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Open Access Strategies for Refinement of Abdominal Device Implantation in Mice: Strain, Carboxymethylcellulose, Thermal Support, and Atipamezole

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A widely used in vivo technique in mice and other species is the surgical implantation of transmitters for telemetric monitoring of core body temperature, locomotor activity, and other variables. However, these devices are quite large relative to the size of the mouse abdomen. We report here on the results of several related studies that we conducted to evaluate refinement strategies relevant to implantation of abdominal devices in mice. First, we evaluated survival from surgery as a function of strain and body weight and found that both parameters influence the proportion of mice that survive. Second, we assessed the effect of several interventions on postsurgical recovery of food and water intakes, core temperature, and locomotor activity. Some of the interventions were associated with increased mortality (atipamezole) or were otherwise detrimental (the abdominal lubricant carboxymethylcellulose), whereas others had little or no effect on recovery (thermal support). These findings indicate that interventions presumed to promote recovery from surgery that are based on data from other species may not always have the anticipated positive effect in mice. This study therefore underscores the need to carefully assess the effect of modifications in experimental procedures to avoid causing unexpected complications in mice.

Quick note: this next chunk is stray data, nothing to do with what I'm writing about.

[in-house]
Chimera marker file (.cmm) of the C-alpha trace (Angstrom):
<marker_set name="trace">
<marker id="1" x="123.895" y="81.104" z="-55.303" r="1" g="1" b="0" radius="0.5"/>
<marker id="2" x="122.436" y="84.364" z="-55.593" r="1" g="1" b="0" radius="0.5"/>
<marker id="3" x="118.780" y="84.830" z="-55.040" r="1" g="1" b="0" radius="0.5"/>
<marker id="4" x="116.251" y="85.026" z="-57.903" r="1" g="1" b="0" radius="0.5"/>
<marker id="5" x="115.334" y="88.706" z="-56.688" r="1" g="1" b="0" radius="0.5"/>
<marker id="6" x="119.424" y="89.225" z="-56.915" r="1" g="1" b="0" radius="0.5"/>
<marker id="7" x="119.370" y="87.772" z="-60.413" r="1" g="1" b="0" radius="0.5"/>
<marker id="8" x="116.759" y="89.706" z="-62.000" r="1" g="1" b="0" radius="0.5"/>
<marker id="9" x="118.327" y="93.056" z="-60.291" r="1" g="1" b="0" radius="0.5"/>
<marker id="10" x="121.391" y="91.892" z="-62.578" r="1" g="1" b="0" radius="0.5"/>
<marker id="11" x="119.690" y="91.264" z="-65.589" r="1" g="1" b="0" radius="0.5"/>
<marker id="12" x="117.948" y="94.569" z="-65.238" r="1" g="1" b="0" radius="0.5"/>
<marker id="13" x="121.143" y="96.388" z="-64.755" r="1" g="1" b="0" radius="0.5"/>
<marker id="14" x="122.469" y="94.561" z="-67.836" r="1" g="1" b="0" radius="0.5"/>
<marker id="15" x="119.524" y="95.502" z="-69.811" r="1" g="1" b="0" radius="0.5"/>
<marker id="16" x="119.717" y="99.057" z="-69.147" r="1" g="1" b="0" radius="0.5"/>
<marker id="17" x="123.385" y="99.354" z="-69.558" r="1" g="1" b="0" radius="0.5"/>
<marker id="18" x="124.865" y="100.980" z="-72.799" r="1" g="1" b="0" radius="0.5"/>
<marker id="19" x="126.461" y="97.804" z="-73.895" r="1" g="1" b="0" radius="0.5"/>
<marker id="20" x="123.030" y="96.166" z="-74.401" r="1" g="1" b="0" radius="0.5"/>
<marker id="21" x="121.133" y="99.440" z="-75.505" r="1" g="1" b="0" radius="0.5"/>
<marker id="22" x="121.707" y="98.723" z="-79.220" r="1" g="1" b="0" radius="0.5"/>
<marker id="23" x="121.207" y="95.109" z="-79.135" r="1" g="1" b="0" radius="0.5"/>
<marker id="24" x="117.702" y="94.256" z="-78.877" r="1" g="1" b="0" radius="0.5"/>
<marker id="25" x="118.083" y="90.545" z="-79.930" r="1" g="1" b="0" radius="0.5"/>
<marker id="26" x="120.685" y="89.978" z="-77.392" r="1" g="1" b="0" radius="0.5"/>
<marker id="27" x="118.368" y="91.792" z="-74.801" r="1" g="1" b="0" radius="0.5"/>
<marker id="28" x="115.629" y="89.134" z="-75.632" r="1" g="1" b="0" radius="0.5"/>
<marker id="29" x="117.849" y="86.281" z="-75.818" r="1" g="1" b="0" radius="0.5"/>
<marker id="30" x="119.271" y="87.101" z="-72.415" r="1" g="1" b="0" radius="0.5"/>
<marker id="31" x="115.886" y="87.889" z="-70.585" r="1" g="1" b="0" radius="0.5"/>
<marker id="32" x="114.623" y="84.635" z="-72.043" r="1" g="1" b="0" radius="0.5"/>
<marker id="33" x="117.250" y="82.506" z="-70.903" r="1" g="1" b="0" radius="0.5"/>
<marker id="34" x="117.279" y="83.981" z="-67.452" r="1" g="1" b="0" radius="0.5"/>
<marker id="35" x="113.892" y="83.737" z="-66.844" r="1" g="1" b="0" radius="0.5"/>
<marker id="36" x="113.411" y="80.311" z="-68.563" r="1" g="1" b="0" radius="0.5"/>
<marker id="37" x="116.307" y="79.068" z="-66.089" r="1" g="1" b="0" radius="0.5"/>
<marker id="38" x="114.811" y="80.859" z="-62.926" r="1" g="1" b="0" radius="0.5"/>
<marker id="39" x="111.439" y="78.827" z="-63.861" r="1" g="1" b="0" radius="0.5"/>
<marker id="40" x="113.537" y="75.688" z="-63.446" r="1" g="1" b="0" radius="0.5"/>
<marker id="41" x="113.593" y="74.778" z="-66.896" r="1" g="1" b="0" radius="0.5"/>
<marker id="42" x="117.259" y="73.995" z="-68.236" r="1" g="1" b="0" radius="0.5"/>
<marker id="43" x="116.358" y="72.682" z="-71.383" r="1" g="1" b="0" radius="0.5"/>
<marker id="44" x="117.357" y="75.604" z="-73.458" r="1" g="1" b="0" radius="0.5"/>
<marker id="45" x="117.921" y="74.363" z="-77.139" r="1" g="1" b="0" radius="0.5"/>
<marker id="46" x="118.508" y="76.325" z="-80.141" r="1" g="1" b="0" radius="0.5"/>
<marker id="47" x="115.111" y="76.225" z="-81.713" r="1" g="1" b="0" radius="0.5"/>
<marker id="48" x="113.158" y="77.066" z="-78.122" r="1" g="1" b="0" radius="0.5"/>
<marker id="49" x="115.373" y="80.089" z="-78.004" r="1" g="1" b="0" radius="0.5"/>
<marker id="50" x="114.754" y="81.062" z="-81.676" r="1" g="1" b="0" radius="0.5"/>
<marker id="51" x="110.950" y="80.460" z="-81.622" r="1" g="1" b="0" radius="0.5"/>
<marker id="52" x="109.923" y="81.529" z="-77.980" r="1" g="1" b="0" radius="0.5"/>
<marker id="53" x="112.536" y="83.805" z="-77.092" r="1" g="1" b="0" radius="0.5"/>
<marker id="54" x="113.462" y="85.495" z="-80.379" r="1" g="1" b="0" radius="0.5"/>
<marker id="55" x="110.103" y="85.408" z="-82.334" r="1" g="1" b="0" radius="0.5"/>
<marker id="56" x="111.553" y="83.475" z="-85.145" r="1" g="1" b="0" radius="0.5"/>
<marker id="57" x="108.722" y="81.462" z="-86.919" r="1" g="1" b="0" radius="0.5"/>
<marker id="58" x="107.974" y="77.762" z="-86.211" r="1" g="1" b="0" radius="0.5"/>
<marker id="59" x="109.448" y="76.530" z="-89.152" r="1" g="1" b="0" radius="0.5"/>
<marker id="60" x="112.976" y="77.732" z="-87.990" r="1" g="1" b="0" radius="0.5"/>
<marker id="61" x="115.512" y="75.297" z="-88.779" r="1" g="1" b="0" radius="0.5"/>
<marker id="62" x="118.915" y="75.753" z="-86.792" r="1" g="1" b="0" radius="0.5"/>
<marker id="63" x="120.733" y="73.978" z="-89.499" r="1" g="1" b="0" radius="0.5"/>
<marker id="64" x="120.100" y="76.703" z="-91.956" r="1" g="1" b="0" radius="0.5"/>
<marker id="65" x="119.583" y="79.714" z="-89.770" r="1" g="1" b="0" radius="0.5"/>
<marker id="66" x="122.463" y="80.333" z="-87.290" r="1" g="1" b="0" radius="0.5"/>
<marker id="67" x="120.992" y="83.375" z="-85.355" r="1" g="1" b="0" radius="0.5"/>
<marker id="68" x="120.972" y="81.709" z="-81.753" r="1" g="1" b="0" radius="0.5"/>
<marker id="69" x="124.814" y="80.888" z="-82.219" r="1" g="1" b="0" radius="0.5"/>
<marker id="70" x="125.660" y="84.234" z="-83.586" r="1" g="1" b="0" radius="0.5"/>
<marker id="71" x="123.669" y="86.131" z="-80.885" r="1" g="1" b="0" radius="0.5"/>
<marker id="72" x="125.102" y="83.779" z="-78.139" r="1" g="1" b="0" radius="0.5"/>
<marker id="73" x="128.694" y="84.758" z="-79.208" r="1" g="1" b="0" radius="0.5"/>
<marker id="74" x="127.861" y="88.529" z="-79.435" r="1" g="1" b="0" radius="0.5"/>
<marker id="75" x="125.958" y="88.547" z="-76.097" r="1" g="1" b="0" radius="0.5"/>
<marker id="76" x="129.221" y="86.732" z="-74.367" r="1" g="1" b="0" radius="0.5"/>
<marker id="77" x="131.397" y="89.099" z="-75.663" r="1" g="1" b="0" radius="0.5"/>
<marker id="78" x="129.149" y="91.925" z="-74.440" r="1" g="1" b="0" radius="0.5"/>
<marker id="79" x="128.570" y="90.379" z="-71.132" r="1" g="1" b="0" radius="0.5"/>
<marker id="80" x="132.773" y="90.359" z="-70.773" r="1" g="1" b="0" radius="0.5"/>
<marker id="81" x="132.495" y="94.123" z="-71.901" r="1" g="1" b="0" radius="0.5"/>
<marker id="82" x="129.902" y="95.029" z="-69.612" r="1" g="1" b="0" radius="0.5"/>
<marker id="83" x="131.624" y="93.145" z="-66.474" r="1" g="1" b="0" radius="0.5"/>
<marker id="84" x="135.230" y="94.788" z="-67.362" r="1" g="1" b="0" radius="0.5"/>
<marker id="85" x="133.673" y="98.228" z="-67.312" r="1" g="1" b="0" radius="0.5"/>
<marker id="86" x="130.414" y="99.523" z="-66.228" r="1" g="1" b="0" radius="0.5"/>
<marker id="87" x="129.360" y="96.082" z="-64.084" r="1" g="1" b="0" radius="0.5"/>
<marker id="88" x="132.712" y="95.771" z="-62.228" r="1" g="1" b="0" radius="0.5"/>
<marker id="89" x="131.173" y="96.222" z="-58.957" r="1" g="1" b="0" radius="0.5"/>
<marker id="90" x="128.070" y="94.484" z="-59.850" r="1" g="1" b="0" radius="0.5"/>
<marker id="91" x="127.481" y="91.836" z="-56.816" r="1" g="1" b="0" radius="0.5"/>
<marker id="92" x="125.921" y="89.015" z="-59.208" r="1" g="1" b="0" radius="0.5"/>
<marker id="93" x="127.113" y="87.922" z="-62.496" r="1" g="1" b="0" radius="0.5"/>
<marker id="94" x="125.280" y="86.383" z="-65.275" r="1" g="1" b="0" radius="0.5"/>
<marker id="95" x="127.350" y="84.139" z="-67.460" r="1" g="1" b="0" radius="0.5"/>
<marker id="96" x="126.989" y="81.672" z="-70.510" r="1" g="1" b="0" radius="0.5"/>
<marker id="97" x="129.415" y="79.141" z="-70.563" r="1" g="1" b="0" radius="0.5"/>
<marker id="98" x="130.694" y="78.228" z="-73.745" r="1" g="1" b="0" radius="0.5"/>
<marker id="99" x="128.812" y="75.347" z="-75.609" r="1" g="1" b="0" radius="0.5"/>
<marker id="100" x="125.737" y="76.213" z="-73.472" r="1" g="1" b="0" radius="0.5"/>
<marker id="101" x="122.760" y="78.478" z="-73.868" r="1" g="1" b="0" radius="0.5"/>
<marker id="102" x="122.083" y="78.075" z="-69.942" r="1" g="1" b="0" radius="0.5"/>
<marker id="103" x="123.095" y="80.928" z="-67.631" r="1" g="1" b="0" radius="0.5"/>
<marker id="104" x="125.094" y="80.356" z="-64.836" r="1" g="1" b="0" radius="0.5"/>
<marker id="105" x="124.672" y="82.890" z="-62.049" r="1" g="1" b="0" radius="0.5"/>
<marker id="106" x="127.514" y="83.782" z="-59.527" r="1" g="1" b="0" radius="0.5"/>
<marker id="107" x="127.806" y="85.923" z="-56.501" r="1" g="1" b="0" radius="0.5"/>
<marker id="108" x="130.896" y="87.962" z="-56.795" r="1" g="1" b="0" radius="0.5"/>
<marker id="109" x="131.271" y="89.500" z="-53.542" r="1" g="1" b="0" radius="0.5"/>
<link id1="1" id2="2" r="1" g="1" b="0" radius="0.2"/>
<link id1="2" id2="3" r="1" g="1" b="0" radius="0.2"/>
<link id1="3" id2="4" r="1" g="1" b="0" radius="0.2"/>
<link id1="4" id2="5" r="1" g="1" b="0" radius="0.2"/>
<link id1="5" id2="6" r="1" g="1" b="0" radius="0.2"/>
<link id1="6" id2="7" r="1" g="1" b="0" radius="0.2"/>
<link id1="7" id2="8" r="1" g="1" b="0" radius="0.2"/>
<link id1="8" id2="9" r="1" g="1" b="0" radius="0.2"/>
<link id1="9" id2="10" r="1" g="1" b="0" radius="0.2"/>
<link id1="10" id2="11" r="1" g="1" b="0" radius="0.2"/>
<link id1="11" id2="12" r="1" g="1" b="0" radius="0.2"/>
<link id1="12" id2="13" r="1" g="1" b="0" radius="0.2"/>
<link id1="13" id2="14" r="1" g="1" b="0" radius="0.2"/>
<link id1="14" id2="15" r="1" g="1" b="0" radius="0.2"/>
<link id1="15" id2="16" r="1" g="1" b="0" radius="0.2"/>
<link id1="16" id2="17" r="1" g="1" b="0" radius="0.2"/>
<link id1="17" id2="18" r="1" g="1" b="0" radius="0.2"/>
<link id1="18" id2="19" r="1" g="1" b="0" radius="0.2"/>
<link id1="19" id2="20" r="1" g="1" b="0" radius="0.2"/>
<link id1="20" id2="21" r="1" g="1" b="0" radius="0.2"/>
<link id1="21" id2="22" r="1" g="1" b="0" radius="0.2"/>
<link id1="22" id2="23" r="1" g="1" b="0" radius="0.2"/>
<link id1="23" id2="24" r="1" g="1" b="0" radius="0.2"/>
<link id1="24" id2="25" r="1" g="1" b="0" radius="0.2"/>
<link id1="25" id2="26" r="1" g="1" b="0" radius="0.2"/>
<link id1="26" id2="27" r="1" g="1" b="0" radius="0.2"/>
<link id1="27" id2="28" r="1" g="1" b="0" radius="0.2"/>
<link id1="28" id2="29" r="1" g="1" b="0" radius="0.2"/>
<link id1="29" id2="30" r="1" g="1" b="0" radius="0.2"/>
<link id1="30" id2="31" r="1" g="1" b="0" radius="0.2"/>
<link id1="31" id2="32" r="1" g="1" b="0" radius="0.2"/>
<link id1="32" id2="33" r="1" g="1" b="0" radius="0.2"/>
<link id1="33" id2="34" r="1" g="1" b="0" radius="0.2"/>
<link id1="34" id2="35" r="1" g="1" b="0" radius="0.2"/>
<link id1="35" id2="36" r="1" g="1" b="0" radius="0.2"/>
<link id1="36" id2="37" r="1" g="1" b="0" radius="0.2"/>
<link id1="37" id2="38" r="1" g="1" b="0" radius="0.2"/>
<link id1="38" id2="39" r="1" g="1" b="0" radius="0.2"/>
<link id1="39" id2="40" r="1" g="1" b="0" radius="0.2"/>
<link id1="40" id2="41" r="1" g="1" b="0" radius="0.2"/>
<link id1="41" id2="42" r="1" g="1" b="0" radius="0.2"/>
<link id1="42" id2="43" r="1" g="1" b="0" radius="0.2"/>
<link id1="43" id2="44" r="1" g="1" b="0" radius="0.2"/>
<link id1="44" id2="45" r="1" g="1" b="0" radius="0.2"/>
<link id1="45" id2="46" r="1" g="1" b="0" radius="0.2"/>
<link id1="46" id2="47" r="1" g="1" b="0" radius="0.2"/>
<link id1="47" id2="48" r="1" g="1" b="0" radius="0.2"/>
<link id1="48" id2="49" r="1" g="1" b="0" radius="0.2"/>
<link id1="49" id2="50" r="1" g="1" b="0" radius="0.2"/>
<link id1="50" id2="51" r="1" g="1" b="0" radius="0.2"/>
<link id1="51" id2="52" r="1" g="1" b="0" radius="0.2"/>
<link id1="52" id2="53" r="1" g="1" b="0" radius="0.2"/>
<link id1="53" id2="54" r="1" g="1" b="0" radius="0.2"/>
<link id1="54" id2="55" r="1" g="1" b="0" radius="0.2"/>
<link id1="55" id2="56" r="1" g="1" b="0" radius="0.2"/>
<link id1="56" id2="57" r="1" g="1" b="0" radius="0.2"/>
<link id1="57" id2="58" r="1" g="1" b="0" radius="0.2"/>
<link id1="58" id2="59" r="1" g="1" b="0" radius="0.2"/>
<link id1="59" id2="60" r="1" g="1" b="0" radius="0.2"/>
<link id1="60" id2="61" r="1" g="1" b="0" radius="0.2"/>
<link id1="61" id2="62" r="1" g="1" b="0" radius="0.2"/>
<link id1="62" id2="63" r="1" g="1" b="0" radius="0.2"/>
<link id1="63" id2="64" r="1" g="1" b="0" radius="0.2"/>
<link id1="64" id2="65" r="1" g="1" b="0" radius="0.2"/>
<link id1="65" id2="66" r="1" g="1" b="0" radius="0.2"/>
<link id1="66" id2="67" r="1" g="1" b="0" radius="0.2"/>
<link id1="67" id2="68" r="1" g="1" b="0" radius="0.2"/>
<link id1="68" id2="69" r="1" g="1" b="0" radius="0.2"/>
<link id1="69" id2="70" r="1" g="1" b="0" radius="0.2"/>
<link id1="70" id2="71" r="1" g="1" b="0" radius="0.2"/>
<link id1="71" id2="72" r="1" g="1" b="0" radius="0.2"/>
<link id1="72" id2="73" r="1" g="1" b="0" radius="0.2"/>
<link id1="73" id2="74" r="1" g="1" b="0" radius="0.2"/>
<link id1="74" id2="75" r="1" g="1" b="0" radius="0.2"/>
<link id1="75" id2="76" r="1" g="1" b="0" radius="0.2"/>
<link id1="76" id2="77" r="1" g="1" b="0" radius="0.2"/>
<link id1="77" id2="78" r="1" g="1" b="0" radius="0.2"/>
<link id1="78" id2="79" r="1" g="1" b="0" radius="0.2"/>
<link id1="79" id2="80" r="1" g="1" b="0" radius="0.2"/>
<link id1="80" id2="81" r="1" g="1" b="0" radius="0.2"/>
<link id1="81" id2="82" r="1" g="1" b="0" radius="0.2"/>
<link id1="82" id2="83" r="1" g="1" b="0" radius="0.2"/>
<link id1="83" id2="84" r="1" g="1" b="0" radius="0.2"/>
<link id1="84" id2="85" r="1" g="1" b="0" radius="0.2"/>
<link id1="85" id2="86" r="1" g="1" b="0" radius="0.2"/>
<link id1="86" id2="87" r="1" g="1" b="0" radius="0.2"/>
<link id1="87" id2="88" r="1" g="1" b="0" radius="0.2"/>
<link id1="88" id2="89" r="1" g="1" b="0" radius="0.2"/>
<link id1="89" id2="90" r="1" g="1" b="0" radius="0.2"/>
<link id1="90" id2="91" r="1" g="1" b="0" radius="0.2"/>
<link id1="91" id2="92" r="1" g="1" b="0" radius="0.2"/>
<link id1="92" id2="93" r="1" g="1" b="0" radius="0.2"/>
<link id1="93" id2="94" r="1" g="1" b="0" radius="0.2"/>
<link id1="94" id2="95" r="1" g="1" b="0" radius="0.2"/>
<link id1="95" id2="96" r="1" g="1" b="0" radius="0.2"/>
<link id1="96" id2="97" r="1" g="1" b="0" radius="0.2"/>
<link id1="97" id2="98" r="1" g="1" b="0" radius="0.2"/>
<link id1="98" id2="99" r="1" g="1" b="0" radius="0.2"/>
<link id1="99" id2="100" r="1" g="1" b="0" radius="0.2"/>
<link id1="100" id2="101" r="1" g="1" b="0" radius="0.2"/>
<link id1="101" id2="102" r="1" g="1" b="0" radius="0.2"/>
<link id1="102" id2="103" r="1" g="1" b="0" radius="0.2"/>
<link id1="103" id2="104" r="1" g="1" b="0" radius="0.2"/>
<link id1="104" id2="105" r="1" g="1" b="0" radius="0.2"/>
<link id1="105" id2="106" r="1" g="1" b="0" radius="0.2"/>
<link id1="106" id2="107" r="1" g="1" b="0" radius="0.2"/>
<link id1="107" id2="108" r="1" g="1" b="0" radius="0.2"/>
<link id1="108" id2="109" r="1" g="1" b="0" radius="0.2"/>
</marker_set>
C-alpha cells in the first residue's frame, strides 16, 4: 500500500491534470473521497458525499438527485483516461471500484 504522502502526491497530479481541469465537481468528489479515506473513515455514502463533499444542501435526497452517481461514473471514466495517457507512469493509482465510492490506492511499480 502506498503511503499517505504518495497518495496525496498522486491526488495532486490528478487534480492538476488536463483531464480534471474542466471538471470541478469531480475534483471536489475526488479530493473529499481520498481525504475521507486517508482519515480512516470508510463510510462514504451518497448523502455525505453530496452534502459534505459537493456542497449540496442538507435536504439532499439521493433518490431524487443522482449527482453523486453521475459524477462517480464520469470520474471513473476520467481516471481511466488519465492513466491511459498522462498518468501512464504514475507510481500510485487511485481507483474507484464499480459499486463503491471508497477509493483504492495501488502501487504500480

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Document Type: Miscellaneous

Publication date: March 1, 2007

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  • The Journal of the American Association for Laboratory Animal Science (JAALAS) serves as an official communication vehicle for the American Association for Laboratory Animal Science (AALAS). The journal includes a section of refereed articles and a section of AALAS association news. The mission of the refereed section of the journal is to disseminate high-quality, peer-reviewed information on animal biology, technology, facility operations, management, and compliance as relevant to the AALAS membership. JAALAS accepts research reports (data-based) or scholarly reports (literature-based), with the caveat that all articles, including solicited manuscripts, must include appropriate references and must undergo peer review.

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